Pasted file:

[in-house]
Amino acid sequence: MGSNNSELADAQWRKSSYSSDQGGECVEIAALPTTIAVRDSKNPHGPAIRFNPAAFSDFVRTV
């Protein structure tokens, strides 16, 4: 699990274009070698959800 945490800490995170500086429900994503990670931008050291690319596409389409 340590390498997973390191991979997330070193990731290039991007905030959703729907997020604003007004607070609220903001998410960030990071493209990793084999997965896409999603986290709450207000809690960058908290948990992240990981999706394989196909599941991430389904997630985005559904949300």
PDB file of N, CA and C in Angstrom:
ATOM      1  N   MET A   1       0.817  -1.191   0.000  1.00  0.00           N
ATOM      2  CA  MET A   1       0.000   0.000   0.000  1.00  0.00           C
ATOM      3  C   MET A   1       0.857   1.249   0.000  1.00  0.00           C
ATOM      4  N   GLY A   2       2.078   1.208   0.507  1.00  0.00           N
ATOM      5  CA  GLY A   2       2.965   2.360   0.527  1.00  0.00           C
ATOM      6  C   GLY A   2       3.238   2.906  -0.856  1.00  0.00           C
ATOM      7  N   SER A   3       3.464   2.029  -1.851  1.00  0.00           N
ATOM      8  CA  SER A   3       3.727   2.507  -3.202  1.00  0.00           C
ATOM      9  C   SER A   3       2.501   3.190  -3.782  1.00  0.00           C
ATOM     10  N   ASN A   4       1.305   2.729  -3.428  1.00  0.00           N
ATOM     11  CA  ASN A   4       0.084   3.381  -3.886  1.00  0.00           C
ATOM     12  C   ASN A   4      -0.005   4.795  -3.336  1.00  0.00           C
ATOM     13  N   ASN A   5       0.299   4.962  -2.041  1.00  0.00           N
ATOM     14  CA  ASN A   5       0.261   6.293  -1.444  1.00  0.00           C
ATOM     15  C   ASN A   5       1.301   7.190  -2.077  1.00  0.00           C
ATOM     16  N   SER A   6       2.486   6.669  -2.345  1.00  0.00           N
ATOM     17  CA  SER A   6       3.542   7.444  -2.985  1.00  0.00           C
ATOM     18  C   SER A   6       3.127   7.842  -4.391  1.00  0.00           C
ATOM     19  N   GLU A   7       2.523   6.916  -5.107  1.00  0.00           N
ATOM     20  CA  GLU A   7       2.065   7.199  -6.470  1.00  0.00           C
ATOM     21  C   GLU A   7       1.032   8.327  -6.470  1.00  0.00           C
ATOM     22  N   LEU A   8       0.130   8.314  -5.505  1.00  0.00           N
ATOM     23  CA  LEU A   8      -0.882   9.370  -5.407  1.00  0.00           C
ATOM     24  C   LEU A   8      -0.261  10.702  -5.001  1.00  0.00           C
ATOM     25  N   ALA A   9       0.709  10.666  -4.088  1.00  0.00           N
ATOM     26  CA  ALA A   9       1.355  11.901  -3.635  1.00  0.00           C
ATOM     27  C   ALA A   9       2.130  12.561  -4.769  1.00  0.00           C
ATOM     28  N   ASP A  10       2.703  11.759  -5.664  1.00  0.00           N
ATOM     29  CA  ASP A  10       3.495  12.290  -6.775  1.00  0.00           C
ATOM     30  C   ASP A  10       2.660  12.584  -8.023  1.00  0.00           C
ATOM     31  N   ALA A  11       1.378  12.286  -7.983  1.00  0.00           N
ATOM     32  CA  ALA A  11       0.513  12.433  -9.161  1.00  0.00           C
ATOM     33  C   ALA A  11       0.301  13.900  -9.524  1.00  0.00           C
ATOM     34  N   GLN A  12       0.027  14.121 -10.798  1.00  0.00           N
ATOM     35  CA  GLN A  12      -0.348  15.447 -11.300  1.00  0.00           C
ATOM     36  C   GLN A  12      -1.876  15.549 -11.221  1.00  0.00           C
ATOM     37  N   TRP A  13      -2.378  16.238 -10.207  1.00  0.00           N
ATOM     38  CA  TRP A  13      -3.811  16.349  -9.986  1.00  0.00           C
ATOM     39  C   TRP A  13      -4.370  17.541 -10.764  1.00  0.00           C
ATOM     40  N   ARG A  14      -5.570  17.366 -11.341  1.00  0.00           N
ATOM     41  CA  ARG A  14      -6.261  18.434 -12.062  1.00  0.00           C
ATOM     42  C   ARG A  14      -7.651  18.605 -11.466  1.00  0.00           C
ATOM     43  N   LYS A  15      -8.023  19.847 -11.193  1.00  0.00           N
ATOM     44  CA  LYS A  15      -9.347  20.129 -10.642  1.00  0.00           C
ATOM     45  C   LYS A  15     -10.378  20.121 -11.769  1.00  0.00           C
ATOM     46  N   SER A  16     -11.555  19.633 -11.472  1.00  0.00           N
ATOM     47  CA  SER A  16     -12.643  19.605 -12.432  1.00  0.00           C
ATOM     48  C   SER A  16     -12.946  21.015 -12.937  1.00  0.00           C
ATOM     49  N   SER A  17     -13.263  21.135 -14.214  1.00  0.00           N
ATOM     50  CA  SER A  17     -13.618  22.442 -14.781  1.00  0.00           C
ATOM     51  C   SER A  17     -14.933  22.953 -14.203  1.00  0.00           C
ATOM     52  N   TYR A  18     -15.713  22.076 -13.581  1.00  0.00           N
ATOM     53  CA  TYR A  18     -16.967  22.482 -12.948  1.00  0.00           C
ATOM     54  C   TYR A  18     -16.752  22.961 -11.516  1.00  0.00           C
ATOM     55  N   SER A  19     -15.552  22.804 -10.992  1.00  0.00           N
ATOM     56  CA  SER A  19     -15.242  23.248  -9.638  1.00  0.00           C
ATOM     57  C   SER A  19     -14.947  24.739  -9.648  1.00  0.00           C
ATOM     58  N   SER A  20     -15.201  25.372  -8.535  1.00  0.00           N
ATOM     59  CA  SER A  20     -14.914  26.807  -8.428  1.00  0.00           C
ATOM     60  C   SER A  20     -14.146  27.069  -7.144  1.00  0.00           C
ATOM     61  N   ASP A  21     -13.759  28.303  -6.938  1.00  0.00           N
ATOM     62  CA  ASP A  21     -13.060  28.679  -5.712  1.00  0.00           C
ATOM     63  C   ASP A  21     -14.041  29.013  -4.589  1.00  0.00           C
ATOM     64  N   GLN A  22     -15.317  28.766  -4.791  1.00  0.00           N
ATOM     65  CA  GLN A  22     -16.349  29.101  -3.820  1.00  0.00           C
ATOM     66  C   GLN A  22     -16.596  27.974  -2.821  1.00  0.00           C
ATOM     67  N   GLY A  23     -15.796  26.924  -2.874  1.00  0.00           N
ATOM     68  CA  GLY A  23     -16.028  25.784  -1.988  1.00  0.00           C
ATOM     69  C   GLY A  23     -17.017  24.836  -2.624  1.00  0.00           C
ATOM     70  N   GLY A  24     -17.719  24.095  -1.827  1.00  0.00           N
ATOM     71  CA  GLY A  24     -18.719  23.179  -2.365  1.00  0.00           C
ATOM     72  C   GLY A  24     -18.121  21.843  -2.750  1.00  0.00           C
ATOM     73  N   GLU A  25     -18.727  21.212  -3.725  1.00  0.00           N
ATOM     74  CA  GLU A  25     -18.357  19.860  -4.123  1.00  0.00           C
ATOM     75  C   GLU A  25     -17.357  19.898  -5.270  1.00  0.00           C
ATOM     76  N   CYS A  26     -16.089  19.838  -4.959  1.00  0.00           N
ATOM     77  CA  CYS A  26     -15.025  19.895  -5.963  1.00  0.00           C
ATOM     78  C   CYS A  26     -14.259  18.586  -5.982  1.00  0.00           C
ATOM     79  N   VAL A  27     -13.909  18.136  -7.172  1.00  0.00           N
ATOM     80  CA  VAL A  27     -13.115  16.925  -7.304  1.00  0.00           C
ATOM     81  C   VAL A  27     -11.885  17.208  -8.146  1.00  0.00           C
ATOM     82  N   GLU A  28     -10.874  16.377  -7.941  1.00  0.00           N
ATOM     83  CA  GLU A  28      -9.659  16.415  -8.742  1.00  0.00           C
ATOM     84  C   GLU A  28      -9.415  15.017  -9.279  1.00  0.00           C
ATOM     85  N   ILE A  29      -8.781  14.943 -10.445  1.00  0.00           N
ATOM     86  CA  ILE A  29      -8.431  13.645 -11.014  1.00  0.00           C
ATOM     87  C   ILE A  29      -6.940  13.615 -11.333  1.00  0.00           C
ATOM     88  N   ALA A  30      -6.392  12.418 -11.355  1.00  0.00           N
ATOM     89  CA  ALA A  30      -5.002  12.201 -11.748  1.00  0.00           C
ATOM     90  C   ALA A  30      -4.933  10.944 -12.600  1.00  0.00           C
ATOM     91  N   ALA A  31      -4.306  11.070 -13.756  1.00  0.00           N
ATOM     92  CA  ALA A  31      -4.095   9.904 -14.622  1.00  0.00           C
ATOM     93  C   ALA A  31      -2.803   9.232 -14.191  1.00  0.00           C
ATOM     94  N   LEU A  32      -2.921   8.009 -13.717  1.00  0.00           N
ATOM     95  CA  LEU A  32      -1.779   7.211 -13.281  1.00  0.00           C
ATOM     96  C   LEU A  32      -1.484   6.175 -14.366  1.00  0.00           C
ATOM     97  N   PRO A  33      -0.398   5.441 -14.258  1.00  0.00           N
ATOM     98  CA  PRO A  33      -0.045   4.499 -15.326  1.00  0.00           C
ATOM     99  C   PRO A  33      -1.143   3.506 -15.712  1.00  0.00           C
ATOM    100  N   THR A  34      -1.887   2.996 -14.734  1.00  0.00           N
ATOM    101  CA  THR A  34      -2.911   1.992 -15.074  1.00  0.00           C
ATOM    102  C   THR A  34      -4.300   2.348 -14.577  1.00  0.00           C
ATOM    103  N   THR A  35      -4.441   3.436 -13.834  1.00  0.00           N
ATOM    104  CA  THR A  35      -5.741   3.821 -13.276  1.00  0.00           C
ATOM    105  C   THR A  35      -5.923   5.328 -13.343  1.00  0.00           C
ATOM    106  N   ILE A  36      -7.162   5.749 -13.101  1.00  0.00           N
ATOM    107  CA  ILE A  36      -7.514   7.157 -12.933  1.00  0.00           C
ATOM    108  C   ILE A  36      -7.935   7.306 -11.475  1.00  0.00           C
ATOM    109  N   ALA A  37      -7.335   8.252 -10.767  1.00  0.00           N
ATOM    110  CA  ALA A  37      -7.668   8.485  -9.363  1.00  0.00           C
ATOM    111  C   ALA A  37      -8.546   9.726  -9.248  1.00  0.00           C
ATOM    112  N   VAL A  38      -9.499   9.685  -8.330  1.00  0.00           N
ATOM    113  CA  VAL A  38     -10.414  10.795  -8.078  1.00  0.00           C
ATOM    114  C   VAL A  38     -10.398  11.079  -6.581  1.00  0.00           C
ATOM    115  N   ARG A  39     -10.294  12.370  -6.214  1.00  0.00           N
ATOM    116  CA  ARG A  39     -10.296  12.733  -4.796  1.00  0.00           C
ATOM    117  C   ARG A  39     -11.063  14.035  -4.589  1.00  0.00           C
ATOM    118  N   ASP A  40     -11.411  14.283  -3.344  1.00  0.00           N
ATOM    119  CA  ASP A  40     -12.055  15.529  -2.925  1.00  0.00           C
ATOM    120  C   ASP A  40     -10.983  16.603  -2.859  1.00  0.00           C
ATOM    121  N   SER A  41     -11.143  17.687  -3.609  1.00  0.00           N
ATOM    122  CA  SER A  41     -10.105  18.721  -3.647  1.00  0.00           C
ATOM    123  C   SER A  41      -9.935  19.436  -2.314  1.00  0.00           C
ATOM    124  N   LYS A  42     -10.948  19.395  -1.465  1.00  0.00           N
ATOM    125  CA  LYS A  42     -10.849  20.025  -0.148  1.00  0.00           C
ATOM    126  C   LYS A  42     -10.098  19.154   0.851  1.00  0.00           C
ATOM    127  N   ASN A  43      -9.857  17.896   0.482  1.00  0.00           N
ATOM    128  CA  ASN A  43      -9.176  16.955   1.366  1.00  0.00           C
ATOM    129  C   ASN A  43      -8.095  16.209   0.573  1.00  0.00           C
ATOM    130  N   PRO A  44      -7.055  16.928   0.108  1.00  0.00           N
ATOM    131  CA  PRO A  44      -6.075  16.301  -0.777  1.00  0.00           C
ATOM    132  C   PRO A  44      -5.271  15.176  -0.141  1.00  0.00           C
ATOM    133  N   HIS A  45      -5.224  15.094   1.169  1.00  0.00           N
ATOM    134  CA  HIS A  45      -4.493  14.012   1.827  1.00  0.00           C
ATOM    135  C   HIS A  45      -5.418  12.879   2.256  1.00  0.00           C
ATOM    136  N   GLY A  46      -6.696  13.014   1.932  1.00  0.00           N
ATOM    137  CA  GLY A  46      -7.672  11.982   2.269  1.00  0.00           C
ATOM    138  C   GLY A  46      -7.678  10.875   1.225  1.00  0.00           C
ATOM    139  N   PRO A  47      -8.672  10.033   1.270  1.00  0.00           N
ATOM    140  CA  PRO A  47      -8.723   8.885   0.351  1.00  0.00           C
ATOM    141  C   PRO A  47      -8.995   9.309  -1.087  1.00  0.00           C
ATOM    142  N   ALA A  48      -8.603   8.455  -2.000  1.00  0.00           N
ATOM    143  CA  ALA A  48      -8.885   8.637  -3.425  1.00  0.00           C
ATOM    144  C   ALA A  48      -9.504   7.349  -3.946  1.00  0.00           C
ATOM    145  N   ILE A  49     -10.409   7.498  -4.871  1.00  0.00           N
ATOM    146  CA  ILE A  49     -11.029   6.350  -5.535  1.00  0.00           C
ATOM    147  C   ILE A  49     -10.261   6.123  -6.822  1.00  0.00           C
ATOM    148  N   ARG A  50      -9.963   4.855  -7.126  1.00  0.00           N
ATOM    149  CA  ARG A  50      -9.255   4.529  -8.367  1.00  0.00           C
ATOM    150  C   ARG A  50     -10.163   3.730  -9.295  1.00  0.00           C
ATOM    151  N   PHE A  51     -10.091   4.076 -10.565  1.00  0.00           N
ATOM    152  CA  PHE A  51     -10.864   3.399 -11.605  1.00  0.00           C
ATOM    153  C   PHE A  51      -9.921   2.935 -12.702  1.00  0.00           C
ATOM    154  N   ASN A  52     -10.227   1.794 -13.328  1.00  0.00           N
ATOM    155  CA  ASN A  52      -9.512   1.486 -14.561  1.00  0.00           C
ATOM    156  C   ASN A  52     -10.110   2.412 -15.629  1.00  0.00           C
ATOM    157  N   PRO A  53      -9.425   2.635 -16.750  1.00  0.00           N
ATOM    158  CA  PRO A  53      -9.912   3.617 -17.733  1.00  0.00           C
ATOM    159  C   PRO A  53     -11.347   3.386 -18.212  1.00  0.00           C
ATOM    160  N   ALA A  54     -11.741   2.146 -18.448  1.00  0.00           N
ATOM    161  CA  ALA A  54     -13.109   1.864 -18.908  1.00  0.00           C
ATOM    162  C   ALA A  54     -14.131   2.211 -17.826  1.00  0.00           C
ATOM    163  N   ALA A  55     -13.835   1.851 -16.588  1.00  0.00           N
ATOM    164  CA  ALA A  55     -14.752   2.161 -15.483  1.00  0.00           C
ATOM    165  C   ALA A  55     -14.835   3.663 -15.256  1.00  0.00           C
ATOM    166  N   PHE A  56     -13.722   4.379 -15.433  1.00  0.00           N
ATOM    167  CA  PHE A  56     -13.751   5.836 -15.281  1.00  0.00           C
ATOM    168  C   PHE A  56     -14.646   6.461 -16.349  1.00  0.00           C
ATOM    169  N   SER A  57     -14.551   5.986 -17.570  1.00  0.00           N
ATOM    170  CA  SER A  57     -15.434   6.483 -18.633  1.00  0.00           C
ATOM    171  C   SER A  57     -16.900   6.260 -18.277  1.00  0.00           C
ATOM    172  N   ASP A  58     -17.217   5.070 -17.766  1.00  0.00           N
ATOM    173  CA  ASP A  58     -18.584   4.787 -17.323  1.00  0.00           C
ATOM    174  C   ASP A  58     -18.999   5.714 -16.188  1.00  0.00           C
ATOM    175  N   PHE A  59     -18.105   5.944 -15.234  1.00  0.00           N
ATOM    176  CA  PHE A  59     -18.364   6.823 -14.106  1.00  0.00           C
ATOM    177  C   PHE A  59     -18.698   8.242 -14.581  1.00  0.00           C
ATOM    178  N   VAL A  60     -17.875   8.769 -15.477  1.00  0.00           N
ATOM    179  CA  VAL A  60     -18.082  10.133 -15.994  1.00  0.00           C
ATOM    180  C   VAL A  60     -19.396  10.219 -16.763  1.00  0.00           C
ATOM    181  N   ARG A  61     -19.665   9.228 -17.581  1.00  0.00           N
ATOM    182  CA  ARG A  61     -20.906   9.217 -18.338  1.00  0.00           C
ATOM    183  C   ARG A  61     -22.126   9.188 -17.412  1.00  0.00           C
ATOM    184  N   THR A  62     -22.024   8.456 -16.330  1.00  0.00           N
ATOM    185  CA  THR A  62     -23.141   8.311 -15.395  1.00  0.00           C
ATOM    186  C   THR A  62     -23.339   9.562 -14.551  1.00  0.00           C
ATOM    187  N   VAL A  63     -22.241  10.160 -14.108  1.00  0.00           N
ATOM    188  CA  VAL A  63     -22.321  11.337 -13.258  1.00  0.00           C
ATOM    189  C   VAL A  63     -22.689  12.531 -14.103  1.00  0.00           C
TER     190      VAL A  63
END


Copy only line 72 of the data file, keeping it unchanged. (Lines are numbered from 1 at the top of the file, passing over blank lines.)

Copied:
ATOM     68  CA  GLY A  23     -16.028  25.784  -1.988  1.00  0.00           C